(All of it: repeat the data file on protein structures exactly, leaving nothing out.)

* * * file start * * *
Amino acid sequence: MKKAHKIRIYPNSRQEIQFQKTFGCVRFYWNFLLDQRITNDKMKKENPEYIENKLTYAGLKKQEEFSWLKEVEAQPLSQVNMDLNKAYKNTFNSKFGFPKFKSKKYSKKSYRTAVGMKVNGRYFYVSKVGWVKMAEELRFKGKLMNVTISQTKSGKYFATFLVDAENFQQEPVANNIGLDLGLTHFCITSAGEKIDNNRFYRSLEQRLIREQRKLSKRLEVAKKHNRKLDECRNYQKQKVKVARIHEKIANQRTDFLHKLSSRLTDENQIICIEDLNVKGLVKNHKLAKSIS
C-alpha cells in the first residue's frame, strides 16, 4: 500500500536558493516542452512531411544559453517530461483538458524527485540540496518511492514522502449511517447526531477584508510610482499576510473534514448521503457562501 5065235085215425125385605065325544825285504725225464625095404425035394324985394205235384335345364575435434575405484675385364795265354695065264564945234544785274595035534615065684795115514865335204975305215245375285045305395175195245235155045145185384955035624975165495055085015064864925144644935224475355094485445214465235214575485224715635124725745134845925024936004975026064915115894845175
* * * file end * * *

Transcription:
Amino acid sequence: MKKAHKIRIYPNSRQEIQFQKTFGCVRFYWNFLLDQRITNDKMKKENPEYIENKLTYAGLKKQEEFSWLKEVEAQPLSQVNMDLNKAYKNTFNSKFGFPKFKSKKYSKKSYRTAVGMKVNGRYFYVSKVGWVKMAEELRFKGKLMNVTISQTKSGKYFATFLVDAENFQQEPVANNIGLDLGLTHFCITSAGEKIDNNRFYRSLEQRLIREQRKLSKRLEVAKKHNRKLDECRNYQKQKVKVARIHEKIANQRTDFLHKLSSRLTDENQIICIEDLNVKGLVKNHKLAKSIS
C-alpha cells in the first residue's frame, strides 16, 4: 500500500536558493516542452512531411544559453517530461483538458524527485540540496518511492514522502449511517447526531477584508510610482499576510473534514448521503457562501 5065235085215425125385605065325544825285504725225464625095404425035394324985394205235384335345364575435434575405484675385364795265354695065264564945234544785274595035534615065684795115514865335204975305215245375285045305395175195245235155045145185384955035624975165495055085015064864925144644935224475355094485445214465235214575485224715635124725745134845925024936004975026064915115894845175